In humans, fever appears to decrease serum iron levels. Many microbes need iron for growth, and it has been suggested that fever-induced hypoferremia is a helpful host defense mechanism. Fever is also marked by a metabolic shift away from glucose, an excellent substrate for bacteria, to fat and protein as energy sources. In addition, some microbes, including gonococci and Treponema pallidum, are quite heat sensitive and can be killed in experimental animals by artificially induced fevers. However, natural infection never produces body temperatures that are high enough to have this effect.

Extreme pyrexia may be surprisingly well tolerated. It seems likely that the widespread tissue damage, multiple laboratory abnormalities, and high mortality observed in disorders such as heatstroke, MHA, thyroid storm, the serotonin syndrome, and NMS are caused by the underlying disorder rather than the elevated temperature itself. Indeed, in the preantibiotic era, fever therapy was well tolerated, with little evidence of tissue damage, despite the fact that temperatures as high as 41.7° C (107.1° F) were induced.

Therapeutic hyperthermia is being used to treat noninfectious diseases. Regional hyperthermia is a traditional therapy for many musculoskeletal disorders. Heating pads, whirlpools, and ultrasonography have all been used to increase the temperature of injured tissues. Despite widespread endorsements by patients and practitioners, however, heat treatments for musculoskeletal injuries have not been subjected to controlled clinical trials. Hyperthermia is also being investigated for a possible role in treating malignancies. Adjunctive regional hyperthermia often improves the rate of response when compared with radiotherapy or chemotherapy alone; superficial tumors respond most favorably, but better responses may be obtained with internal malignancies as techniques for deep heating are improved.

Complications of Fever

Pyrexia can have deleterious consequences, but complications depend more on the underlying cause of the temperature elevation and the patient's overall condition than on the level of the temperature. Elevated body temperatures are most harmful to the very young and the very old. Because pyrexia increases oxygen consumption, it imposes circulatory demands that may precipitate ischemia, arrhythmias, or congestive heart failure in patients with cardiovascular disease. Fever during pregnancy does not appear to cause fetal death,37 but during the first trimester, fever may increase the risk of congenital heart disease.38 Febrile seizures are a risk in children between 6 months and 6 years of age. The patient's age and the degree of fever are the major risk factors; genetics may also influence vulnerability.39 Although febrile convulsions are generally benign, they are alarming, and it is always necessary to exclude underlying neurologic illnesses, including meningitis.40 Both intravenous diazepam and intranasal midazolam are effective in controlling febrile convulsions.41 In the absence of unprovoked seizures, long-term anticonvulsant therapy is usually unnecessary in children with febrile seizures and may even be deleterious; diazepam, administered orally only when fever occurs, safely and effectively reduces the risk of recurrent febrile seizures.42 The long-term prognosis is excellent.43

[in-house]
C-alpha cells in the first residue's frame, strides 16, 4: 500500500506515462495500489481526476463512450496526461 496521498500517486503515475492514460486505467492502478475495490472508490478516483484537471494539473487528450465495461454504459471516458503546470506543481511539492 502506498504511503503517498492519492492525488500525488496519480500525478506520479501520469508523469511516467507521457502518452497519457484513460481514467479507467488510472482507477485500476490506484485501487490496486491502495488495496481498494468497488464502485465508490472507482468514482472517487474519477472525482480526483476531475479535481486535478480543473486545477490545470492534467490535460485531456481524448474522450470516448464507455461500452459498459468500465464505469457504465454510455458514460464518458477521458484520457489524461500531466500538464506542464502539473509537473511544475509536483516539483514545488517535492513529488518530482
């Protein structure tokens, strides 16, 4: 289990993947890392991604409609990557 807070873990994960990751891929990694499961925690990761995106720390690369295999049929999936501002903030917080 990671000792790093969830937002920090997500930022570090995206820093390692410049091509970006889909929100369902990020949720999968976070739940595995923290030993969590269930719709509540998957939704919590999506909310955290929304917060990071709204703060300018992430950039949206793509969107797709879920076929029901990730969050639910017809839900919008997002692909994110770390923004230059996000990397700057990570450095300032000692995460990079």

Febrile seizures do not occur in adults, but fever often results in decreased concentration and sleepiness; high temperatures commonly produce an altered sensorium, including stupor and delirium. Patients with strokes are at risk for additional brain injury from fever; the result is a marked increase in morbidity and mortality,44 especially when the pyrexia occurs soon after the stroke.45 Because of this, even modest elevations in temperature should be suppressed in patients with acute strokes.46 In addition, moderate induced hypothermia may improve the outcome of strokes, even in patients who are afebrile on presentation.47 Hypothermia may also improve outcome after traumatic brain injury48 in neonates with hypoxic-ischemic encephalopathy,49 and in patients receiving cardiopulmonary resuscitation.50


The diagnostic process involves determining whether the patient is febrile, which requires (1) accurate measurements of body temperature and comparisons of body temperature with the diurnal range of normal body temperature and (2) a determination of whether the elevation in temperature is the result of inflammation or infection (fever) rather than thermoregulative failure (hyperthermia).


The approach to the febrile patient involves three elements: diagnosis and management of the underlying disorder; cardiac, respiratory, and metabolic support; and, when indicated, lowering of body temperature. Infection is the leading cause of elevated body temperature; all febrile patients should be systematically evaluated for infection, and antibiotics should be administered whenever appropriate.

In patients with extreme pyrexia, additional laboratory studies are important both to screen for hyperthermia caused by thermoregulatory defects and to assess tissue damage. Electrolytes, coagulation parameters, muscle enzymes, and arterial blood gases should all be measured, and renal and liver function should be assessed. Studies of thyroid and adrenal function may be indicated. Cardiac function, blood pressure, urine output, and neurologic status should be monitored closely. Adequate hydration is mandatory, and circulatory or respiratory support may be necessary.